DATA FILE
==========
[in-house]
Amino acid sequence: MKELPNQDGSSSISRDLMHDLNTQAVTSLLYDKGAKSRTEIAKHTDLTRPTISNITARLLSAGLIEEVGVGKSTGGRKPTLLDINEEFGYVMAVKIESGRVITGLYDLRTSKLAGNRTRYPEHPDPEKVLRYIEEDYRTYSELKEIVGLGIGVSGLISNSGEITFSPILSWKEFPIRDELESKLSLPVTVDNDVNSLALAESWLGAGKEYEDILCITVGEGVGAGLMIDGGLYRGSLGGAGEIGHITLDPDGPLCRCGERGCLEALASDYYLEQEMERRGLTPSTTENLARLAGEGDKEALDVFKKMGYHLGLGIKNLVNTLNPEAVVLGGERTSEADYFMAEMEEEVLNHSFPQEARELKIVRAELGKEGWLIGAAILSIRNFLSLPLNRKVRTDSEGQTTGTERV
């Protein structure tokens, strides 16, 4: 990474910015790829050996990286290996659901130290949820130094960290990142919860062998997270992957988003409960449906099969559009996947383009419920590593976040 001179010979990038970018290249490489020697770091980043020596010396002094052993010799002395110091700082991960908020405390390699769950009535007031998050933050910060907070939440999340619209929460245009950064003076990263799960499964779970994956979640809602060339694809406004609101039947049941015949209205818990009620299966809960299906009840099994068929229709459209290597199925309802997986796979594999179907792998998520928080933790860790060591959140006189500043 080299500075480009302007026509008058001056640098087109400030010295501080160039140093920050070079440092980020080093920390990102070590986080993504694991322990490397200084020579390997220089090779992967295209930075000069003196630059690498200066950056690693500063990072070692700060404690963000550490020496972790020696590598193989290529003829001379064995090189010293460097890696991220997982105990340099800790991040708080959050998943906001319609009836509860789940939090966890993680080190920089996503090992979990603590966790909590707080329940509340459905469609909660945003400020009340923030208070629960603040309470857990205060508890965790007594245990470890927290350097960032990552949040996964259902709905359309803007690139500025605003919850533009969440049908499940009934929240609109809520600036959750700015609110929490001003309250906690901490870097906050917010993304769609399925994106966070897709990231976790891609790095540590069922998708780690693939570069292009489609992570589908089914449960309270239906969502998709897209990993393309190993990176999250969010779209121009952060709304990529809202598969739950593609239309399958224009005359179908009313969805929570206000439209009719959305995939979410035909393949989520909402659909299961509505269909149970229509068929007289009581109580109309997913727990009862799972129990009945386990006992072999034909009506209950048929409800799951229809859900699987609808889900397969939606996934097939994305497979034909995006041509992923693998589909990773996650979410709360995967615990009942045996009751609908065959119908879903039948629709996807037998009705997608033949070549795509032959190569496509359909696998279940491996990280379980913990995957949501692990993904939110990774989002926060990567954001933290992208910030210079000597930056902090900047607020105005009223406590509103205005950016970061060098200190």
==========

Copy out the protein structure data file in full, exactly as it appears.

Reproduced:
[in-house]
Amino acid sequence: MKELPNQDGSSSISRDLMHDLNTQAVTSLLYDKGAKSRTEIAKHTDLTRPTISNITARLLSAGLIEEVGVGKSTGGRKPTLLDINEEFGYVMAVKIESGRVITGLYDLRTSKLAGNRTRYPEHPDPEKVLRYIEEDYRTYSELKEIVGLGIGVSGLISNSGEITFSPILSWKEFPIRDELESKLSLPVTVDNDVNSLALAESWLGAGKEYEDILCITVGEGVGAGLMIDGGLYRGSLGGAGEIGHITLDPDGPLCRCGERGCLEALASDYYLEQEMERRGLTPSTTENLARLAGEGDKEALDVFKKMGYHLGLGIKNLVNTLNPEAVVLGGERTSEADYFMAEMEEEVLNHSFPQEARELKIVRAELGKEGWLIGAAILSIRNFLSLPLNRKVRTDSEGQTTGTERV
């Protein structure tokens, strides 16, 4: 990474910015790829050996990286290996659901130290949820130094960290990142919860062998997270992957988003409960449906099969559009996947383009419920590593976040 001179010979990038970018290249490489020697770091980043020596010396002094052993010799002395110091700082991960908020405390390699769950009535007031998050933050910060907070939440999340619209929460245009950064003076990263799960499964779970994956979640809602060339694809406004609101039947049941015949209205818990009620299966809960299906009840099994068929229709459209290597199925309802997986796979594999179907792998998520928080933790860790060591959140006189500043 080299500075480009302007026509008058001056640098087109400030010295501080160039140093920050070079440092980020080093920390990102070590986080993504694991322990490397200084020579390997220089090779992967295209930075000069003196630059690498200066950056690693500063990072070692700060404690963000550490020496972790020696590598193989290529003829001379064995090189010293460097890696991220997982105990340099800790991040708080959050998943906001319609009836509860789940939090966890993680080190920089996503090992979990603590966790909590707080329940509340459905469609909660945003400020009340923030208070629960603040309470857990205060508890965790007594245990470890927290350097960032990552949040996964259902709905359309803007690139500025605003919850533009969440049908499940009934929240609109809520600036959750700015609110929490001003309250906690901490870097906050917010993304769609399925994106966070897709990231976790891609790095540590069922998708780690693939570069292009489609992570589908089914449960309270239906969502998709897209990993393309190993990176999250969010779209121009952060709304990529809202598969739950593609239309399958224009005359179908009313969805929570206000439209009719959305995939979410035909393949989520909402659909299961509505269909149970229509068929007289009581109580109309997913727990009862799972129990009945386990006992072999034909009506209950048929409800799951229809859900699987609808889900397969939606996934097939994305497979034909995006041509992923693998589909990773996650979410709360995967615990009942045996009751609908065959119908879903039948629709996807037998009705997608033949070549795509032959190569496509359909696998279940491996990280379980913990995957949501692990993904939110990774989002926060990567954001933290992208910030210079000597930056902090900047607020105005009223406590509103205005950016970061060098200190």